In an unusual move, putting a national-level politician in a position usually held by an academic, U.S. Secretary of Homeland Security
The former Arizona governor's appointment also means the 10-campus system will be headed by a woman for the first time in its 145-year history.
Napolitano's nomination by a committee of UC regents came after a secretive process that insiders said initially focused on her as a high-profile, though nontraditional, candidate who has led large public agencies and shown a strong interest in improving education.
"While some may consider her to be an unconventional choice, Secretary Napolitano is without a doubt the right person at the right time to lead this incredible university," Sherry Lansing, who headed the search committee, said in a statement Friday. "She will bring fresh eyes and a new sensibility -- not only to UC, but to all of California. She will stand as a vigorous advocate for faculty, students and staff at a time when great changes in our state, and across the globe, are presenting as many opportunities as challenges."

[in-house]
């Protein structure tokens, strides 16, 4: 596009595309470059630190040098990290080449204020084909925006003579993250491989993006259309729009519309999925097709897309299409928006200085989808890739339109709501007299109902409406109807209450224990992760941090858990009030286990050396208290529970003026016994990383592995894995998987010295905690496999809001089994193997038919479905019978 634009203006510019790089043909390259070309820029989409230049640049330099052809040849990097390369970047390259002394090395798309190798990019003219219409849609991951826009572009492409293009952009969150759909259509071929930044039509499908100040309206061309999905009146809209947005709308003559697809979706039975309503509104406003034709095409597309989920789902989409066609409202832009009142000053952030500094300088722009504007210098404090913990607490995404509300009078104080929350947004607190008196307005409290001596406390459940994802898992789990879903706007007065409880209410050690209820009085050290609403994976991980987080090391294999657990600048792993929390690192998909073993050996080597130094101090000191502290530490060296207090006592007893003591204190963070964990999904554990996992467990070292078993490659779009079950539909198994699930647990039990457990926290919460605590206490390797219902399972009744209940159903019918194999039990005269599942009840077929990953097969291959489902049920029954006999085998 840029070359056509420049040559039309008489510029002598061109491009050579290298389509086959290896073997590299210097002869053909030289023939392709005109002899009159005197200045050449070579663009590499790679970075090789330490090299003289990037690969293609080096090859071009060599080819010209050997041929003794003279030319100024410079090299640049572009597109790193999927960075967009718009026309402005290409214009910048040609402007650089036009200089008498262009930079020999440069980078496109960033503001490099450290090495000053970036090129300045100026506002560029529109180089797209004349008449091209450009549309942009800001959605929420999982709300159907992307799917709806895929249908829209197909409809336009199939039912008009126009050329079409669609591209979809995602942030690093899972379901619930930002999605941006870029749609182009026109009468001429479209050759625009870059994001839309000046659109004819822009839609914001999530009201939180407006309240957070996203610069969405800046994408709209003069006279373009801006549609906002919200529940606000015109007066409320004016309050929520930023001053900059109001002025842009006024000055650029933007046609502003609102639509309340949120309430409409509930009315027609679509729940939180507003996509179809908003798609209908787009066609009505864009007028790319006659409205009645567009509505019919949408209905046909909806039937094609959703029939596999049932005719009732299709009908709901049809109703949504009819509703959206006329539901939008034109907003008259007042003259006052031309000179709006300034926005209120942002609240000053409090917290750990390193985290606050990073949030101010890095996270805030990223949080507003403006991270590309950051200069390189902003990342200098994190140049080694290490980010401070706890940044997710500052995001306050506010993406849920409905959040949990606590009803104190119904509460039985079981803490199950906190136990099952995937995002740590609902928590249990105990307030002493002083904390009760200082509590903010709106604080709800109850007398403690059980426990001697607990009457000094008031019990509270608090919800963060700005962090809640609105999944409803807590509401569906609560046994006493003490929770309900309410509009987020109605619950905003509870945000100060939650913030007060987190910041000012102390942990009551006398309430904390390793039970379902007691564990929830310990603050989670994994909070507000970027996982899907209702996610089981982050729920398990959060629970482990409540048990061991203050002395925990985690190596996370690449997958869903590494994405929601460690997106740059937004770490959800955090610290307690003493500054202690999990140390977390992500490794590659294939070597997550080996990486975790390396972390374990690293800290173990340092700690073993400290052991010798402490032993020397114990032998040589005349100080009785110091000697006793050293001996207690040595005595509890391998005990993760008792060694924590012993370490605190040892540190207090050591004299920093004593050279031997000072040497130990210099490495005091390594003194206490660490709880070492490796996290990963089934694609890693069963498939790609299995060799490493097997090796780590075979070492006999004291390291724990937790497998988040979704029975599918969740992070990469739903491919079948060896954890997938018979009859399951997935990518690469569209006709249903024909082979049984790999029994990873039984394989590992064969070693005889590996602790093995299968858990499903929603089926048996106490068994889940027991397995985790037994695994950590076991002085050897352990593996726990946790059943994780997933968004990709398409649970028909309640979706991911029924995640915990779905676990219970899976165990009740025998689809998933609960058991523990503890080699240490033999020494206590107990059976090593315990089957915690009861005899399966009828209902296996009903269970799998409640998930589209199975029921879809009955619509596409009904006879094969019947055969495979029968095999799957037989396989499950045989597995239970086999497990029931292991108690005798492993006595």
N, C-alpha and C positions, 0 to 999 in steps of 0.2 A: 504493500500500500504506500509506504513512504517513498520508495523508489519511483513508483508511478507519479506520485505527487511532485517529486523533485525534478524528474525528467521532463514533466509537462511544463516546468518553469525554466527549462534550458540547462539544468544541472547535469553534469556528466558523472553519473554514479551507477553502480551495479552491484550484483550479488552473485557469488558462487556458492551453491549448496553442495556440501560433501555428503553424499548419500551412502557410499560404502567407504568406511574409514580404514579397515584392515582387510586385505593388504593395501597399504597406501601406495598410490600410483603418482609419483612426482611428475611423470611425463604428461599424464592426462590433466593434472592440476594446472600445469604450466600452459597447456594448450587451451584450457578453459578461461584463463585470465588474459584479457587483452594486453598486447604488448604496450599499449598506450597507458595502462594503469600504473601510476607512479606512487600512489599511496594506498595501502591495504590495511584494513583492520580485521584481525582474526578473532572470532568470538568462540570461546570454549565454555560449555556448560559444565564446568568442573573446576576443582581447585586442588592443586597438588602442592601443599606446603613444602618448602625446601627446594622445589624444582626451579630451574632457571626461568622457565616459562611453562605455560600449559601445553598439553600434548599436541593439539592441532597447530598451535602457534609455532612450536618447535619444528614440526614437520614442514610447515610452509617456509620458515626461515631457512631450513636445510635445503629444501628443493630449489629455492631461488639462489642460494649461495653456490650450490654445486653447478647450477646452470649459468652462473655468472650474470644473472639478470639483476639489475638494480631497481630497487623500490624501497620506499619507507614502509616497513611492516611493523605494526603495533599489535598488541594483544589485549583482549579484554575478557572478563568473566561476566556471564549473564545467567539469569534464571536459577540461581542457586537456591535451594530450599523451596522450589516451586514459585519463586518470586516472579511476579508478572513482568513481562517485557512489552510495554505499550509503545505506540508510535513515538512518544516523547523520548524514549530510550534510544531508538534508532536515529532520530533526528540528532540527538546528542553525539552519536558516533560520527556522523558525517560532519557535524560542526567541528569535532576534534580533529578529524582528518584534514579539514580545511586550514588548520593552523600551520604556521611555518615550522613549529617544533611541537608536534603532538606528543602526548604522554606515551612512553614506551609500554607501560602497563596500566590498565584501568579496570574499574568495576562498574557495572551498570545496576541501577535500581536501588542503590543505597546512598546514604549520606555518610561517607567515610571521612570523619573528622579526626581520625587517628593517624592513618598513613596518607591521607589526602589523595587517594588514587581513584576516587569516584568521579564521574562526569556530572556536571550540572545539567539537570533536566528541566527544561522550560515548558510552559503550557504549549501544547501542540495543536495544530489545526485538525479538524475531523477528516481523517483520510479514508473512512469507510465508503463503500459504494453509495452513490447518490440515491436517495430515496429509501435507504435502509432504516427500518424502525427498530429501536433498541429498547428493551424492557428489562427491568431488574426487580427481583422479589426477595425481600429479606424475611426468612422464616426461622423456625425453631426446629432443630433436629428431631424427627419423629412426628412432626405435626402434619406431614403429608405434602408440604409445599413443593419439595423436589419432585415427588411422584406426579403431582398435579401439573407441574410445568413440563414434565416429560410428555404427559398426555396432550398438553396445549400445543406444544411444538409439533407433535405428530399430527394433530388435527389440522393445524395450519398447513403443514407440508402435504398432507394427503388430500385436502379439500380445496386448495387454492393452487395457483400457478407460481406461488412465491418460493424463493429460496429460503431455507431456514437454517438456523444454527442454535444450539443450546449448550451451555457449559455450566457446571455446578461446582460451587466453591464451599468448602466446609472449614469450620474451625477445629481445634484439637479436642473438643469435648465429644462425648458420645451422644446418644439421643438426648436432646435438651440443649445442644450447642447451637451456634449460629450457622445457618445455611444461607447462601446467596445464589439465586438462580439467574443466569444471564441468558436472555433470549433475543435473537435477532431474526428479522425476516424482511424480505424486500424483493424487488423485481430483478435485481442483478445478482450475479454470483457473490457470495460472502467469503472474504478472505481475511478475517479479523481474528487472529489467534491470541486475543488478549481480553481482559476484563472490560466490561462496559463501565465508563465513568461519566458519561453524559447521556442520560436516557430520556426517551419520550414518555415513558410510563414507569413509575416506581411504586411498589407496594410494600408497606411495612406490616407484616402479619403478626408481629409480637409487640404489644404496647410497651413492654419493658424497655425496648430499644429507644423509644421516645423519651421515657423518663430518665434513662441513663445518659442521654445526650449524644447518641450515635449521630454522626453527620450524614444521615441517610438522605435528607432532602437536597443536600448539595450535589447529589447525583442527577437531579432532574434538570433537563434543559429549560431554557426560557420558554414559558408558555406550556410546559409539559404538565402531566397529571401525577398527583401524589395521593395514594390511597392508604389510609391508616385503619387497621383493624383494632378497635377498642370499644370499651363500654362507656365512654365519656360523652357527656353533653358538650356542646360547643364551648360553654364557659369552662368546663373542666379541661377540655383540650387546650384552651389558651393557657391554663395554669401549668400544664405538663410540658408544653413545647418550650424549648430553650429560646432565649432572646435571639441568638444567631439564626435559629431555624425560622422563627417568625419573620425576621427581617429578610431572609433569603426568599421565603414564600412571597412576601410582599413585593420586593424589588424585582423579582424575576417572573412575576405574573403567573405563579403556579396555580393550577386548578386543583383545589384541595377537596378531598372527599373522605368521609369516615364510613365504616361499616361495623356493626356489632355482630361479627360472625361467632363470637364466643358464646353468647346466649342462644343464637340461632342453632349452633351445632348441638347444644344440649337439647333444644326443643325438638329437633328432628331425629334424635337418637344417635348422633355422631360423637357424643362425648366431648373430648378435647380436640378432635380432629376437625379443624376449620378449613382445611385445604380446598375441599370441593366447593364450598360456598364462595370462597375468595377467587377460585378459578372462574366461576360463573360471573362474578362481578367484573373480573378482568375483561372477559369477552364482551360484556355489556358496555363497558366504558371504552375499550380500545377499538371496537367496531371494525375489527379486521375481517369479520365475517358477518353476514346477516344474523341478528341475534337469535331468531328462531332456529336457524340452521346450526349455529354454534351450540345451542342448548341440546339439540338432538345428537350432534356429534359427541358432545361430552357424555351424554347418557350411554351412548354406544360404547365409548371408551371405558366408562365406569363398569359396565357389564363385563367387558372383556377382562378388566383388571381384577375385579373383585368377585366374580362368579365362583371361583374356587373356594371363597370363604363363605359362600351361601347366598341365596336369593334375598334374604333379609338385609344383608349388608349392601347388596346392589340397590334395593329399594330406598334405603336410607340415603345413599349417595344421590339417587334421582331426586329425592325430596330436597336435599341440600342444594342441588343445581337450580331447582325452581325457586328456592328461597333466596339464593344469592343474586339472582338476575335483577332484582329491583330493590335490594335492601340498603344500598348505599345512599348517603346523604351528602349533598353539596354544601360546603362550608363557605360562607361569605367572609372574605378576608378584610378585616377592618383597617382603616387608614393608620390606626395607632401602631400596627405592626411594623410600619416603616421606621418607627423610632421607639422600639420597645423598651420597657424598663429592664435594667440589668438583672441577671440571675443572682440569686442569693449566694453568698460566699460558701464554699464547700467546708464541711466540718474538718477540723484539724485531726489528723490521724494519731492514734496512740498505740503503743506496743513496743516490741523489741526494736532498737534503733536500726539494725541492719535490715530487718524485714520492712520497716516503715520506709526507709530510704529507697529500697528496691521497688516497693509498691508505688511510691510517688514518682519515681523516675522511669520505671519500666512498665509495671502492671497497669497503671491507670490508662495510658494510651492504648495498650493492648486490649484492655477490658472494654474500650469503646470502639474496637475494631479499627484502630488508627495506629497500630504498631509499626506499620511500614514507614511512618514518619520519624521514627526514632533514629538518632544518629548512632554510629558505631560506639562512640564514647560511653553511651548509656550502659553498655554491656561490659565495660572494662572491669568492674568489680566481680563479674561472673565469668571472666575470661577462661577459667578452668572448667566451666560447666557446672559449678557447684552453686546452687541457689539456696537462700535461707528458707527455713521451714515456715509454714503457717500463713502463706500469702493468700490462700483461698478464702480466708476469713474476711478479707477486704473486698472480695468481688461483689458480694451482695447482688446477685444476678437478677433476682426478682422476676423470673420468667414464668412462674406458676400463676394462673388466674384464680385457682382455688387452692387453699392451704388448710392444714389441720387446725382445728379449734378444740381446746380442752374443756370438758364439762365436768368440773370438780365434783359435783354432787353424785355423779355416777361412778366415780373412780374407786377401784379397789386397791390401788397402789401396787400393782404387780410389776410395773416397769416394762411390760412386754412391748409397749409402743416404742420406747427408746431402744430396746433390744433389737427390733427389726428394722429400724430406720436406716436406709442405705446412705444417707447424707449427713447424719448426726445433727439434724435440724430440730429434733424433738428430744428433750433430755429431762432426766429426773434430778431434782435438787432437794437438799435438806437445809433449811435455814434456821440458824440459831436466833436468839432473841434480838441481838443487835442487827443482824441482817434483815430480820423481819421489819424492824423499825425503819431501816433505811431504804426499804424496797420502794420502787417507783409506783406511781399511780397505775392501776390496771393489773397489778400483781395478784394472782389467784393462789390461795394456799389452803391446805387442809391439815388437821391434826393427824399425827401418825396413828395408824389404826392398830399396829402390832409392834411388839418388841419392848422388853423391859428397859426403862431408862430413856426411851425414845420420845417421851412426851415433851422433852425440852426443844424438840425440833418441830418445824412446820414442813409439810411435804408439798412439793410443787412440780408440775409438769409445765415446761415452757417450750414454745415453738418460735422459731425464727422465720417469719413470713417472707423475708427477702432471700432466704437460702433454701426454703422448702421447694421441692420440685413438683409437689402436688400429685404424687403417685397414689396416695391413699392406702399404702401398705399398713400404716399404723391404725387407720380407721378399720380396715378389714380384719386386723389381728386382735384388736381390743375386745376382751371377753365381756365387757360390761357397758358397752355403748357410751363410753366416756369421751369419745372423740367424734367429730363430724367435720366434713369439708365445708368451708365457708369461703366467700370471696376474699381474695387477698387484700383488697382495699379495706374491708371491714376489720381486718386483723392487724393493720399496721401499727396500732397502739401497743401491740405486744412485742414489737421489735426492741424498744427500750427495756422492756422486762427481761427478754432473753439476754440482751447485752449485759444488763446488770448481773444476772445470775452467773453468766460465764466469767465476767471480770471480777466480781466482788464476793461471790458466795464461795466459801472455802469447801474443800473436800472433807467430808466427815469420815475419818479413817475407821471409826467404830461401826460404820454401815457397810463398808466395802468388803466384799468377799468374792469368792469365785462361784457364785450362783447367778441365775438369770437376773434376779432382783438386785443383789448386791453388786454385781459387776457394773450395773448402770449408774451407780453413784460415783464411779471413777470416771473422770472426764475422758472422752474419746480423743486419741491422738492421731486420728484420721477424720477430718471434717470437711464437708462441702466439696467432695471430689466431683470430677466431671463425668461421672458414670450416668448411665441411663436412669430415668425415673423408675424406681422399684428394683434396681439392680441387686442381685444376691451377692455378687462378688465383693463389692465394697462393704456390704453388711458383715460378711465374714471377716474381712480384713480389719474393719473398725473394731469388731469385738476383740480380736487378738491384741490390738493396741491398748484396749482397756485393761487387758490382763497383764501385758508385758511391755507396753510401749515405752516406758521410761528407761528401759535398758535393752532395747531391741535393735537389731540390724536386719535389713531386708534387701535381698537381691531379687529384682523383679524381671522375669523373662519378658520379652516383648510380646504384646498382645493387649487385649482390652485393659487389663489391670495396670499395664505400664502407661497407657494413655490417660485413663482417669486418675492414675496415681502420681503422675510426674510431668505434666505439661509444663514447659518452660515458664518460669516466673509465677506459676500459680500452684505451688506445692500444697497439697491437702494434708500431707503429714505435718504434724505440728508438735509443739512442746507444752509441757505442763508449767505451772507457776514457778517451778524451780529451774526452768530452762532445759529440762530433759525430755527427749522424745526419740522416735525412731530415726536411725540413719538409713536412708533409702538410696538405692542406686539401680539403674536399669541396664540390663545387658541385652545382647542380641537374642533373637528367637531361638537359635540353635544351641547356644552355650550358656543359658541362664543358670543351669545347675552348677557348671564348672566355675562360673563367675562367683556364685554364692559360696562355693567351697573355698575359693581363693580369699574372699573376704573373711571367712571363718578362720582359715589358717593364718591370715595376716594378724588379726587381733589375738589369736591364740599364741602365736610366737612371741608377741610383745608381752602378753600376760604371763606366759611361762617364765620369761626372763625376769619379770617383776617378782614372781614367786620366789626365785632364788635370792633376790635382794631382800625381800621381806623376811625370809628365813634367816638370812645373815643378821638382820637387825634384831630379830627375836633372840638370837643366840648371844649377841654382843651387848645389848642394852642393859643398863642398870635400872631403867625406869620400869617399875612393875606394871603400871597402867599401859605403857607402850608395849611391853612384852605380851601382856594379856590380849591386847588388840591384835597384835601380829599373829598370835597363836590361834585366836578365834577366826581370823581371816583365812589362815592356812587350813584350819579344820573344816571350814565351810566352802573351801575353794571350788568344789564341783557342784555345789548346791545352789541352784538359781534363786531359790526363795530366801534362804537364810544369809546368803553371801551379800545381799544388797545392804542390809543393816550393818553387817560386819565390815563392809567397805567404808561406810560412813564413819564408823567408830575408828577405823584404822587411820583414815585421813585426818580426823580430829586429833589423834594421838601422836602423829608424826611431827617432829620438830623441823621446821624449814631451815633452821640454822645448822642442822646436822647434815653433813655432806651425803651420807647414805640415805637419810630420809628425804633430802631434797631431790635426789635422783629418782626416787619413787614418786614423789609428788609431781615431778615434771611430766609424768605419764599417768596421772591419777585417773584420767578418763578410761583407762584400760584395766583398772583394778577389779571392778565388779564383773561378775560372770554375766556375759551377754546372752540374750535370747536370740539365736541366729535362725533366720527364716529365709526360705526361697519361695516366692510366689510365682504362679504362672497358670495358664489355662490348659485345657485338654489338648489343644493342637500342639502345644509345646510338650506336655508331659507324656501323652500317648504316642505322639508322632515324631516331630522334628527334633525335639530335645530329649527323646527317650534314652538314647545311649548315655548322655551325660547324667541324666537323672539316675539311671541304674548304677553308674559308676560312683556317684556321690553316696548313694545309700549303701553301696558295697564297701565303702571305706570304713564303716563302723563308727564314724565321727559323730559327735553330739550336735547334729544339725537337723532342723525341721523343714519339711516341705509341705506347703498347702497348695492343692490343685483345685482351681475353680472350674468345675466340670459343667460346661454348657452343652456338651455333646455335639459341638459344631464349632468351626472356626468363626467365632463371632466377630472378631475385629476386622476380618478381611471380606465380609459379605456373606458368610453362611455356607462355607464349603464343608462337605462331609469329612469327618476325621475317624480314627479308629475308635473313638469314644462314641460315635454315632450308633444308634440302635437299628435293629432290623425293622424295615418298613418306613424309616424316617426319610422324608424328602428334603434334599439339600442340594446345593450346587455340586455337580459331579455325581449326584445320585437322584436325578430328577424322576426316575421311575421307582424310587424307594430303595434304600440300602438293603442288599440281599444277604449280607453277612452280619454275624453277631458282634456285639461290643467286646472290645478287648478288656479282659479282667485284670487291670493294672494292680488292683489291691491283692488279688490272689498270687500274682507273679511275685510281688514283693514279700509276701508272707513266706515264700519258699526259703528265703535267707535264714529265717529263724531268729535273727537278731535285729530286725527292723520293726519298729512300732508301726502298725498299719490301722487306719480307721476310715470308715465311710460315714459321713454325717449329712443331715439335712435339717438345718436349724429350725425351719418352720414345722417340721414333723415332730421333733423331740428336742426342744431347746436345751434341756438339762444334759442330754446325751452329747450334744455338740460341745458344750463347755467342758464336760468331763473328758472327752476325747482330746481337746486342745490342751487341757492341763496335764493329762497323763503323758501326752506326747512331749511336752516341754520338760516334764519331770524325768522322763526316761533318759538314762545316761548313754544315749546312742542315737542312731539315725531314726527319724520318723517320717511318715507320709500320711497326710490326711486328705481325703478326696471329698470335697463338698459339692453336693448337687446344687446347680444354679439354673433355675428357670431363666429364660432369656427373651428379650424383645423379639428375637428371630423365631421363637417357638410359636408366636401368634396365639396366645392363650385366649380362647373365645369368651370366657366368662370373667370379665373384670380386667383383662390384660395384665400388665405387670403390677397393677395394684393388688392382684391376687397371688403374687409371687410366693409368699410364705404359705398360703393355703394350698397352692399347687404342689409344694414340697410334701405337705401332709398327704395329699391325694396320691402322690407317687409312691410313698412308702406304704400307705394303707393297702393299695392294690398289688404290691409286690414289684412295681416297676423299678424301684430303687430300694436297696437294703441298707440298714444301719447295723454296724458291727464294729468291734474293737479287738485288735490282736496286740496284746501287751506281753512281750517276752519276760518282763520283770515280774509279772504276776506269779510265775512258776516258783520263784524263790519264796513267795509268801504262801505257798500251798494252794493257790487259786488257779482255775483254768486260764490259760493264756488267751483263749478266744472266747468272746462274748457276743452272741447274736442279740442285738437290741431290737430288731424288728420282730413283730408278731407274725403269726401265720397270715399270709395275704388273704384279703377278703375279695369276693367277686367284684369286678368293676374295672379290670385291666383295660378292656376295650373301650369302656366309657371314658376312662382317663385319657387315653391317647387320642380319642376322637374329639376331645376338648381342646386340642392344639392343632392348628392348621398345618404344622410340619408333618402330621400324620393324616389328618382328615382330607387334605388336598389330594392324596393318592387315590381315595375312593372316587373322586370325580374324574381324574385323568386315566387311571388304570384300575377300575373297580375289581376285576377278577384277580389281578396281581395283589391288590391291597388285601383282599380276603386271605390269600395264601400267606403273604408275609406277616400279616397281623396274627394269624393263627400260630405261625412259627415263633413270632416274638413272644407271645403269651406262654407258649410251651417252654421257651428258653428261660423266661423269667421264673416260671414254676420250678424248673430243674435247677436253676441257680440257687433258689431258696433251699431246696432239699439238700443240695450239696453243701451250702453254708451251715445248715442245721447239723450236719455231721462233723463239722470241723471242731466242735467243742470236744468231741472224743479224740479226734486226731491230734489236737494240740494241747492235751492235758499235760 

Napolitano, a Democrat, was appointed by President Clinton as the U.S. attorney in Arizona and then won elections as state attorney general and twice as governor, a position she held from 2003 to 2009. President Obama then named her to lead Homeland Security, an agency with an annual $60-billion budget and 240,000 employees.
In Arizona, Napolitano helped enact plans to provide full-day kindergarten and to renovate university buildings, winning fans among educators.
The UC regents are expected to approve her nomination as UC's 20th president on Thursday during a meeting in San Francisco. Napolitano is expected to take up the UC reins some time in September, officials said.